Of all the messy moments I have had in my life my children have consistently presented me with the most magnificent and memorable of them all. When things get a little too placid, rest assured one of these delightful beings will inject the tranquility with a good dose of quality chaos. Such was the case on Tuesday. We all know the classic threat handed down through the generations of " I hope you have a kid just like you someday." Well, Harper, my six year old daughter, is that child for me. Don't get me wrong, for the most part that is really awesome. Harper is bold and free spirited with a brilliant smile and great imagination and most of all a deep love for nature and animals, just like I was growing up.
So Tuesday everything was floating along with ease and I was of high energy and spirits having accomplished more than usual, including writing my first post for this blog. Harper had made her way outside to do her usual trek about the yard to see what creatures and curiosities she could discover, aka trouble to get into, when I realized she had disappeared from my field of vision, a tell tale sign of mischief.
We live on a beautiful, heavily wooded lot with a brook flowing through our backyard, and so nature is around us all the time and right now is a bounty of birds and their babies. One nest, belonging to mama Robin and her two, cute as buttons hatchlings, rested on a beam in our carport. When I called Harper she scurried over from that side of the house, holding a pool noodle and looking quite suspect. I know her all to well, and her obsession with making wildlife into her pets. I said, "Harper, you leave that nest alone! You want the babies to grow up and be happy and have fun playing like you, right?" She agreed and seemed to move on.
I went inside to attend to this or that when I heard Harper crying out, clearly in distress. I ran outside to find Harper wailing and yelling at Evan, our dog, who was frolicking about tail wagging joyfully. Harper sobbed that she had knocked the nest down and that Evan had killed one of the babies. I found the fallen nest with one trembling chick remaining inside and scooped it up to safety.
My initial visceral response was a mix of anguish and anger. Anguish, at the presence of death at my backdoor. The poor chick had been thrown into the playful but deadly jaws of Evan. I also think all mothers whether they be human or animal experience the loss of a child intensely on an energetic level, at the very minimum. I was angry that Harper, not meaning to do harm, nonetheless had, because she chose to ignore my clear dictate, the ruling of me, Mom, high justice of this land called 112 Brookhaven Dr. I was also angry that Evan could be so unwittingly cruel and stand there now smiling with great satisfaction.
So, scolding both child and dog I ushered them into the house. Once inside, I bent down to Harper and said in exasperation, "Why didn't you LISTEN TO ME!!" Her eyes were deep pools of welling sadness. Tears came rising up to stream down her face. Her lips trembled and her gaze dropped to the earth. She said, " I didn't mean to kill the baby bird." At that my mothers heart melted and anger turned instantly into compassion. I took Harper in my arms and held her tight and whispered in her ear that it was ok and that I love her, over and over until she stopped crying.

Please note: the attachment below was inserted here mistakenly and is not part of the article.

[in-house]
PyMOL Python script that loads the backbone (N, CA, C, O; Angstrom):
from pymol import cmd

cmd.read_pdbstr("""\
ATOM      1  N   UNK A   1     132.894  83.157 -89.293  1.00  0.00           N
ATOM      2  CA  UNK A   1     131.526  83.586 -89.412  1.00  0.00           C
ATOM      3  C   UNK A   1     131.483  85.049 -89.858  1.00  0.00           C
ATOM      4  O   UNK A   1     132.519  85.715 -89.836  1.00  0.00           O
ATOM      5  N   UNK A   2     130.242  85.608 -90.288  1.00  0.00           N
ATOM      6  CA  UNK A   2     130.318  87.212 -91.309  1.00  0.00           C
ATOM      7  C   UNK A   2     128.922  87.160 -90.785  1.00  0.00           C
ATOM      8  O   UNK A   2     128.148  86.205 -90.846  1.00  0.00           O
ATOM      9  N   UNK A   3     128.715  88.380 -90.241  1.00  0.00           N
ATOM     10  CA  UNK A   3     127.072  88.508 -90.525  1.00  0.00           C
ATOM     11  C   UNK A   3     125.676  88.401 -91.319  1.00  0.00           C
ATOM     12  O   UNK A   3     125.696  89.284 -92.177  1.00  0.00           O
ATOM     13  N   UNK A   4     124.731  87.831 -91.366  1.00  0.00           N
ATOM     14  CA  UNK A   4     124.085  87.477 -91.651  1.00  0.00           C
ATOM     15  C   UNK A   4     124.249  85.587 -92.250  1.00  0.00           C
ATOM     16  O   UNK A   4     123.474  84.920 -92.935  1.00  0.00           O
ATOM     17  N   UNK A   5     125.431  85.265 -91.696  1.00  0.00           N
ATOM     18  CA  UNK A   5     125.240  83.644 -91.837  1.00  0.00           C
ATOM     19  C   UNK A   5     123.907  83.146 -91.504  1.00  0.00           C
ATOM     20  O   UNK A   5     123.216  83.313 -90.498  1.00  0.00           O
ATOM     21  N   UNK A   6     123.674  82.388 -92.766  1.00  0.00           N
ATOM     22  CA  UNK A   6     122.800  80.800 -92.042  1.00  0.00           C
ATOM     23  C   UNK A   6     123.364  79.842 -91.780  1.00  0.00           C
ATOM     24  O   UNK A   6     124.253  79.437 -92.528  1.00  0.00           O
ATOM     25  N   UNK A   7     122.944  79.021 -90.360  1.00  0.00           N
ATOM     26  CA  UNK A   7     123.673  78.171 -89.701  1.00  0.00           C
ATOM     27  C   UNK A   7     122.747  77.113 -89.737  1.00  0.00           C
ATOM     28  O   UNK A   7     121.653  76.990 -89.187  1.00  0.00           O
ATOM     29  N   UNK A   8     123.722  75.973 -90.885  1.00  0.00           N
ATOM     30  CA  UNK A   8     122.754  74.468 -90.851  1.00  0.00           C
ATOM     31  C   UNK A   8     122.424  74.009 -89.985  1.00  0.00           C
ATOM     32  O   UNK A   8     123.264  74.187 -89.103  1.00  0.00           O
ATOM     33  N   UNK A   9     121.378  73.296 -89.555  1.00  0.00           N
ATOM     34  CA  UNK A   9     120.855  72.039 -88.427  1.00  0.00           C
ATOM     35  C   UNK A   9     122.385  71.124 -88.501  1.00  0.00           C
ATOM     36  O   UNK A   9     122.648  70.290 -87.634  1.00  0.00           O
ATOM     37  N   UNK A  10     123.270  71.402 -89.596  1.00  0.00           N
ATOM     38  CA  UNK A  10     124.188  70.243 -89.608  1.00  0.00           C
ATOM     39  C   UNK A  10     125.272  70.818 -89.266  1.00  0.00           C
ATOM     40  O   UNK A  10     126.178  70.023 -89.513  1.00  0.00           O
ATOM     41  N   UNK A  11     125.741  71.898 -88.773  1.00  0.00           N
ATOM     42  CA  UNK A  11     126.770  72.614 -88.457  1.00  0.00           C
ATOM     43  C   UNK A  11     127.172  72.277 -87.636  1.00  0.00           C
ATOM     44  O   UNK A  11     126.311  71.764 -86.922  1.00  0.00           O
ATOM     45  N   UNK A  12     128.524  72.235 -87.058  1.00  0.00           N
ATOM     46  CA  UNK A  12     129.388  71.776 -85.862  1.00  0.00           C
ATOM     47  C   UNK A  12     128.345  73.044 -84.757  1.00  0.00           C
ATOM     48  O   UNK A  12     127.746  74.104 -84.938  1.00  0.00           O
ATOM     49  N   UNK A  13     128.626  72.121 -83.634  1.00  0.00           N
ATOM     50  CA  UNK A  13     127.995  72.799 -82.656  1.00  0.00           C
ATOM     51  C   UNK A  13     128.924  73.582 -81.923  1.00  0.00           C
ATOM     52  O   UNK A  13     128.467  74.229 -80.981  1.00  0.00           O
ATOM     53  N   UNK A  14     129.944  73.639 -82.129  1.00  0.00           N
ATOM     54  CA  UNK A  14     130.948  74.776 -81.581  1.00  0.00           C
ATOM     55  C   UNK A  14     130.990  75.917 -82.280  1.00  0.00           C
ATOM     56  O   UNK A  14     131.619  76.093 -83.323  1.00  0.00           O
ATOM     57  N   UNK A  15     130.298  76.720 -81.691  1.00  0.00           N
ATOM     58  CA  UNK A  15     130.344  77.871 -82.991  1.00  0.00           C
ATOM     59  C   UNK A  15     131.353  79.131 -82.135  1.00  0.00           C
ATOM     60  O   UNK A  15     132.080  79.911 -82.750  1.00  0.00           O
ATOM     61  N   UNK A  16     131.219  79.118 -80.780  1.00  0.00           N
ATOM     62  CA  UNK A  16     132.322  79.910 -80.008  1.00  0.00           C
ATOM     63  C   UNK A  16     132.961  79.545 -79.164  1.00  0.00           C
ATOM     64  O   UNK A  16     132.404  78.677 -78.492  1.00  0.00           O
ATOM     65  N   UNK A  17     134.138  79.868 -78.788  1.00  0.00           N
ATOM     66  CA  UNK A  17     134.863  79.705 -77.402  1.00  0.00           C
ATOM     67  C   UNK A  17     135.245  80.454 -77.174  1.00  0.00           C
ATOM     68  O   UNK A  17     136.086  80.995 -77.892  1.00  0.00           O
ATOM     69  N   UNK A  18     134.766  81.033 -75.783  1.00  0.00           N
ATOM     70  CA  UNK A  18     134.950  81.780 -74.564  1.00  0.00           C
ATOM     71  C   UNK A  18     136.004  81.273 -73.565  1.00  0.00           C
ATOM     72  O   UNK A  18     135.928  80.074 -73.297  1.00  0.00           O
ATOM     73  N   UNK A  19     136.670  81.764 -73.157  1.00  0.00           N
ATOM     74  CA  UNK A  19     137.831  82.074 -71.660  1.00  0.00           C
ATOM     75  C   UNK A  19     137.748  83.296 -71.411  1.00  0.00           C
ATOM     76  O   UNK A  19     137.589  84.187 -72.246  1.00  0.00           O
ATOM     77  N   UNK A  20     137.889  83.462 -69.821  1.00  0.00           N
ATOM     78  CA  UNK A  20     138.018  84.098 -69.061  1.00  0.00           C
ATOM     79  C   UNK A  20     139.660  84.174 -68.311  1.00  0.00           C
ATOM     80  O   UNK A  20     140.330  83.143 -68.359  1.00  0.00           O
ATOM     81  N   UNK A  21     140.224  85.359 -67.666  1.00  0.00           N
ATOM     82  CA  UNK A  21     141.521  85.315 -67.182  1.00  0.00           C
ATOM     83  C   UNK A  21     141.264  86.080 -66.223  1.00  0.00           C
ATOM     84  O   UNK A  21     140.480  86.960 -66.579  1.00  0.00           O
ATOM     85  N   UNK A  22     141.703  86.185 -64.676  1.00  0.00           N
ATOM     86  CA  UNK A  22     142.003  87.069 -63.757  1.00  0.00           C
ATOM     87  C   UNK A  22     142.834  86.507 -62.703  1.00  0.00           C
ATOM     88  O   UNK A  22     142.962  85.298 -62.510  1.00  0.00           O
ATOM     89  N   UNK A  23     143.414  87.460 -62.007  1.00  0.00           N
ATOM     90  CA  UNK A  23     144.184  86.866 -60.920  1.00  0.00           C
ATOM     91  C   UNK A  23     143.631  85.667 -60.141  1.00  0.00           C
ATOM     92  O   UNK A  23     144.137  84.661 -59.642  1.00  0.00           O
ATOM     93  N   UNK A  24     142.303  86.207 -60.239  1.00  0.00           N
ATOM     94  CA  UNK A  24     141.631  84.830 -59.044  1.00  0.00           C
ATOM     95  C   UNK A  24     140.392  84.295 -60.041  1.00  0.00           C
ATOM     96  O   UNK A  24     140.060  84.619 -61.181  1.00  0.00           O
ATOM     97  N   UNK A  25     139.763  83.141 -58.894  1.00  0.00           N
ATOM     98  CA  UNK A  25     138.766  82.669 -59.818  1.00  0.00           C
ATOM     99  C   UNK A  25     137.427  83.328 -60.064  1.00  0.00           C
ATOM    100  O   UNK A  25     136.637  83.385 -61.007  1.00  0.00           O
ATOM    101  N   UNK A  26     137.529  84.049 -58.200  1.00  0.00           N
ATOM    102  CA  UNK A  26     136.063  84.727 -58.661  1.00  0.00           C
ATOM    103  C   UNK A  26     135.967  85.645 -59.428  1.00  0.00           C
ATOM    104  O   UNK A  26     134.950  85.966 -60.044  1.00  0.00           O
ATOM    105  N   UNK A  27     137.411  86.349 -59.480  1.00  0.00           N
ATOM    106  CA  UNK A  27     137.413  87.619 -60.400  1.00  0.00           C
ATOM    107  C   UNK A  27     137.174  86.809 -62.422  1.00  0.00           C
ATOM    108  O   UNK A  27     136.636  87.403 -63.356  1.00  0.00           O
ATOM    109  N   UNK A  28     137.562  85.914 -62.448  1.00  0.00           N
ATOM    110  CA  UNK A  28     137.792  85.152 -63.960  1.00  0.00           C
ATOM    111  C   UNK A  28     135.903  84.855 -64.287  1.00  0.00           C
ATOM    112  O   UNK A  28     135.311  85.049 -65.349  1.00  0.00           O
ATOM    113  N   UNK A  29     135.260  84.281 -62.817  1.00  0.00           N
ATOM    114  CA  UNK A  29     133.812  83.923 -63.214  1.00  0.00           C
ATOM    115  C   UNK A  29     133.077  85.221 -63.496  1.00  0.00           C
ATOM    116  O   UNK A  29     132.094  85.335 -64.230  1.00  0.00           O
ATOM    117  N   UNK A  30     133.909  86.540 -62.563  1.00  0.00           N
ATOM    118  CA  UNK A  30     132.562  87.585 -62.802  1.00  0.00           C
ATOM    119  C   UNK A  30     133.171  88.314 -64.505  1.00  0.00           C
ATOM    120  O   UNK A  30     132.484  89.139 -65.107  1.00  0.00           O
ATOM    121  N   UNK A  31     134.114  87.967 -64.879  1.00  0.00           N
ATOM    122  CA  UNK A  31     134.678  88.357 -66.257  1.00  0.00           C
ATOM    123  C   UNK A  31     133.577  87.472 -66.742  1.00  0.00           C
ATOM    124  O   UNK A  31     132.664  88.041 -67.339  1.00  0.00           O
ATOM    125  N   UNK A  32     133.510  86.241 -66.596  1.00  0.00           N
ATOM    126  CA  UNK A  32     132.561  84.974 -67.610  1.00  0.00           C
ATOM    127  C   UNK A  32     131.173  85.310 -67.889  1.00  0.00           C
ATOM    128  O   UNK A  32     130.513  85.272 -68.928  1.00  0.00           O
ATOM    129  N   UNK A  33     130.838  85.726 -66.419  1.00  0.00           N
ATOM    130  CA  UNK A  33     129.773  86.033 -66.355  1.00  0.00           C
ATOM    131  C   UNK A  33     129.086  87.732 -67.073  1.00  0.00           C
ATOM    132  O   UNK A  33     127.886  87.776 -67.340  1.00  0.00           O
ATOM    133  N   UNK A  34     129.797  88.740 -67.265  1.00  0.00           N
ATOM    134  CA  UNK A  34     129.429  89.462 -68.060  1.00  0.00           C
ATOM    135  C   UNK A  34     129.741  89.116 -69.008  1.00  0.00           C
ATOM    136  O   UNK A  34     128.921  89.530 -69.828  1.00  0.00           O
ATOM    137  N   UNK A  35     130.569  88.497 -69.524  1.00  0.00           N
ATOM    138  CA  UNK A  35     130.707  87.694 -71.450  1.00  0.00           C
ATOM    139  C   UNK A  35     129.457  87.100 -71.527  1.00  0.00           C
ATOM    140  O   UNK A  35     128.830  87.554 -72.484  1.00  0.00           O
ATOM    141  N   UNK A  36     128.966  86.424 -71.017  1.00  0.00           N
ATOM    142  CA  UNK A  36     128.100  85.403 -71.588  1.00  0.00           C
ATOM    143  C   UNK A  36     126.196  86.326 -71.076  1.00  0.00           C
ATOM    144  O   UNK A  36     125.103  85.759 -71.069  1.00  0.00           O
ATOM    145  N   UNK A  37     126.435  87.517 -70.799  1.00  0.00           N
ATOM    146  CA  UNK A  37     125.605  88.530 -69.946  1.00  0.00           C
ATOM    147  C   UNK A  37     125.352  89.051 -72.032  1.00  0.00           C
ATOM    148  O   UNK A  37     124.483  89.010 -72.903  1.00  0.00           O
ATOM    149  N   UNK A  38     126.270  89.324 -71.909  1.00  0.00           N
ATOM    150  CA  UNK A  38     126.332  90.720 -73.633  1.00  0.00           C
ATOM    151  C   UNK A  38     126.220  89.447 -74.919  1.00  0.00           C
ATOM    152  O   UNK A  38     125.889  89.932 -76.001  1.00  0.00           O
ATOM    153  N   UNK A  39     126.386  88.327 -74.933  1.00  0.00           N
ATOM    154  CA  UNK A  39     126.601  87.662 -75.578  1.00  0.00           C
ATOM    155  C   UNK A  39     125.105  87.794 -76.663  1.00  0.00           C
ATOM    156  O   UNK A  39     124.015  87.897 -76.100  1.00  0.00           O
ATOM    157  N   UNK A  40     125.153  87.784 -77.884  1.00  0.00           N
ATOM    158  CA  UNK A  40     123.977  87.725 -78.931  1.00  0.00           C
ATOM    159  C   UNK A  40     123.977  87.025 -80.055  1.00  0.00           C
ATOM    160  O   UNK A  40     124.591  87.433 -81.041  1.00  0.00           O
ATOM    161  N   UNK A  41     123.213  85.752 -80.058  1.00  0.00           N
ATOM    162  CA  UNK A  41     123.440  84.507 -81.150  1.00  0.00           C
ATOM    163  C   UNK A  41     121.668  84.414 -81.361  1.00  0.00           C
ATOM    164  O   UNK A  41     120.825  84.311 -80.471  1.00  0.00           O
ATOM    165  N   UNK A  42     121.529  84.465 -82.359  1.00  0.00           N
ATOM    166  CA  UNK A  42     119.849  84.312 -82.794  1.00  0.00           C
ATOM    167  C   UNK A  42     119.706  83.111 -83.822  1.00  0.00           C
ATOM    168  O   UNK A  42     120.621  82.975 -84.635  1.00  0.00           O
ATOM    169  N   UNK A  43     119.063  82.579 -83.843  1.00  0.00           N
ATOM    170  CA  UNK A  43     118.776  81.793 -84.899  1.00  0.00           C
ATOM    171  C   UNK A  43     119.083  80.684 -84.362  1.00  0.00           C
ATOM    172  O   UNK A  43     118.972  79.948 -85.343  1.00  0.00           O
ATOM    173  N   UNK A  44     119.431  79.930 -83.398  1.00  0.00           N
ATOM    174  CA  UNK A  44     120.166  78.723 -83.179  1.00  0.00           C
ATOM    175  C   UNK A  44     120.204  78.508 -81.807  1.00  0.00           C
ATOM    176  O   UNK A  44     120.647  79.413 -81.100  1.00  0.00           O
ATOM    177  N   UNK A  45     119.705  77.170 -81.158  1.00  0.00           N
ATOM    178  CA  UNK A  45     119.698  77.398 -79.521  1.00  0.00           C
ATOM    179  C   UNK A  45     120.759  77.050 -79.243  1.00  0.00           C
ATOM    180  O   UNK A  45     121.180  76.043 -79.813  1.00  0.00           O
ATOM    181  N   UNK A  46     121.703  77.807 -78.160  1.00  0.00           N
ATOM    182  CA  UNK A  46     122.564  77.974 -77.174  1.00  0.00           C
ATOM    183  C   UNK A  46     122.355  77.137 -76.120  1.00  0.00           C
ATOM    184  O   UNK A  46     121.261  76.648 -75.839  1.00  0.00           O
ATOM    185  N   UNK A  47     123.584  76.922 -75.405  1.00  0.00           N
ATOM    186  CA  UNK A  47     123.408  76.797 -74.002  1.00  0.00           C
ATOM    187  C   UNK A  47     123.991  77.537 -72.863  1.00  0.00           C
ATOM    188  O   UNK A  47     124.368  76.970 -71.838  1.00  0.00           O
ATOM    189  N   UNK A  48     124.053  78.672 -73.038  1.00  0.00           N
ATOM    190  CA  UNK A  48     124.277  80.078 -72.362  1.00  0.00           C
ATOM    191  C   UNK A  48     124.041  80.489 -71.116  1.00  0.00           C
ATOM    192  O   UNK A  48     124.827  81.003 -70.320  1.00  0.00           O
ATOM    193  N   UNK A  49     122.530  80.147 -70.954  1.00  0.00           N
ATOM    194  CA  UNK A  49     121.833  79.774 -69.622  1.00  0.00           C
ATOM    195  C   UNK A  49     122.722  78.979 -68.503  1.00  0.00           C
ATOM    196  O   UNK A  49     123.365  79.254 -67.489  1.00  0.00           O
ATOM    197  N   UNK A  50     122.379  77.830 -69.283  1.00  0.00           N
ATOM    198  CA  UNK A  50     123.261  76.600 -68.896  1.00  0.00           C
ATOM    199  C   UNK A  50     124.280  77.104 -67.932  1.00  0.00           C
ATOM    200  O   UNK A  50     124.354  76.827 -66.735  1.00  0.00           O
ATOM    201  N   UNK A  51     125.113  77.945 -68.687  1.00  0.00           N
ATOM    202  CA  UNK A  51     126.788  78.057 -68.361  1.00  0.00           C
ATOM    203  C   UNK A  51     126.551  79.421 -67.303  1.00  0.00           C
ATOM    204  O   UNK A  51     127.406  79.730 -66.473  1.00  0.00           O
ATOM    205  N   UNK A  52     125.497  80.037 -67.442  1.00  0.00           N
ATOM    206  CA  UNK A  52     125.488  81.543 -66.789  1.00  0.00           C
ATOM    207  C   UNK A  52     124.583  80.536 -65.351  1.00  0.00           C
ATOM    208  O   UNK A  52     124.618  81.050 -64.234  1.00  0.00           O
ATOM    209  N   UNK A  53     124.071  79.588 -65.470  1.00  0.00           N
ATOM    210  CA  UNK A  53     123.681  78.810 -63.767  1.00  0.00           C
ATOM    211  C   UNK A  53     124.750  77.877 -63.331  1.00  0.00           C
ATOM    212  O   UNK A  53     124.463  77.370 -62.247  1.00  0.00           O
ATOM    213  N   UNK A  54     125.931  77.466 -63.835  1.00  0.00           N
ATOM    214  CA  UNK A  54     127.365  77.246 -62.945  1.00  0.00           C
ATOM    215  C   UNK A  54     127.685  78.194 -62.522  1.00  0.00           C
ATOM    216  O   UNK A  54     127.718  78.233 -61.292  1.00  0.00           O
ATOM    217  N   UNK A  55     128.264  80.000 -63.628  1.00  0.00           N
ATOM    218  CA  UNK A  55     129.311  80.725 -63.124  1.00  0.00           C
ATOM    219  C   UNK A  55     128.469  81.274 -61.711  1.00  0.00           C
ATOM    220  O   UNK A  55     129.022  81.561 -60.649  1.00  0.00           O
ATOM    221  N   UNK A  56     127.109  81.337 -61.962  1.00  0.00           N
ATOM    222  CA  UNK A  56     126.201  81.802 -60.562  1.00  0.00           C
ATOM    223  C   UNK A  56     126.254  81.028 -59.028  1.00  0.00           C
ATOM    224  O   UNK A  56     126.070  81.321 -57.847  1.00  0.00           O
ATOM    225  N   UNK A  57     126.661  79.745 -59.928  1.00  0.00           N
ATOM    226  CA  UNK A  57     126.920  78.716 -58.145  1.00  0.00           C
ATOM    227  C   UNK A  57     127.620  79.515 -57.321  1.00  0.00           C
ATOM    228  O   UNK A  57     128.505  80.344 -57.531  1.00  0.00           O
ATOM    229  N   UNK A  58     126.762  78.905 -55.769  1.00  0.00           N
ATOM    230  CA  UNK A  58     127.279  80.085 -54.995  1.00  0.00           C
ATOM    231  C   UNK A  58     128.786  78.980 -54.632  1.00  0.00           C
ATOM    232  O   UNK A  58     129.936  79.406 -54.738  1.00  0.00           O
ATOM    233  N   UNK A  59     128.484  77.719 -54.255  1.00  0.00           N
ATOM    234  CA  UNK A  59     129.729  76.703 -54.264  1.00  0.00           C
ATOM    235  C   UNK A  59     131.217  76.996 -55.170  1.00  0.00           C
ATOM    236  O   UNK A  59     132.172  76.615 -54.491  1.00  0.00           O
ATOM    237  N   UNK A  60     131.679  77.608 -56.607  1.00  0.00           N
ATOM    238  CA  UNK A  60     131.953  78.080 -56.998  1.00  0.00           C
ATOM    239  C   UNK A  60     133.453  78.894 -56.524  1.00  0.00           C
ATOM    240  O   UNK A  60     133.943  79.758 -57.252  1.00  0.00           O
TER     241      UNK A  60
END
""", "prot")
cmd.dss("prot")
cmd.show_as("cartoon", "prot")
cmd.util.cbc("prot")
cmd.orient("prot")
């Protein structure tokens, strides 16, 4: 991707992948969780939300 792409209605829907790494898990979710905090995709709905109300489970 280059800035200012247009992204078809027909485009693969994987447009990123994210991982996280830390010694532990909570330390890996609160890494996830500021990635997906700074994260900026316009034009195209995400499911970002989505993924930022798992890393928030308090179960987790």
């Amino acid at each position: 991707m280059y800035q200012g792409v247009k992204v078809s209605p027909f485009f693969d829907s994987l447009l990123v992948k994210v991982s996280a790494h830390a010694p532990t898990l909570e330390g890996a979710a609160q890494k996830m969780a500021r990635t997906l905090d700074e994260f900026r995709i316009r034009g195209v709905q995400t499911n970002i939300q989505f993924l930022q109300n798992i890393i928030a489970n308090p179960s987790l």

The more I have thought about this event the more profound it becomes to me. Life is fragile and unpredictable. In yoga philosophy there are five main sources of suffering and one of them is fear of death. As I clung to my little girl and she to me I know that both of us in our own way were fending off that fear, willing the specter of death away. We wished to be returned to the state of ease that existed just minutes earlier, where death was something you read about or happens in another land, but certainly never would show it's face at 112 Brookhaven Dr. Well, anyone who has studied or spoken to me at length about yoga and my life perspective knows how much I think death is a part of everything, and here it was in my personal space and invading my home.
Harper found acceptance quite quickly once she knew I was not angry, she was not in trouble, and at least we had heroically saved the remaining babe. Mama Robin came back to care for the chick and all is well. Evan's endless enthusiasm and joie de vivre didn't even skip one wag of the tail. And yet here I am days later now still processing and pondering this event. Which brings up another point of significance which is "the story". What is real and unreal in this life, what is good or bad, just or unjust, is a matter of perspective and experience. There is a quote from Shakespeare "There is nothing either good or bad but thinking makes it so." Just like when something chaotic like this happens and we say "Someday you will look back at this and laugh." There is a skill we can cultivate now around inspecting our "story" in the moment it is happening. What if we could, in the moment, know that our reactivity to events is more about the story we tell ourselves and less about reality? Maybe we could all turn more and more moments of anger, fear, or resentment, into beautiful experiences of compassion, where we hold each other and say it will be ok and I love you. I hope so.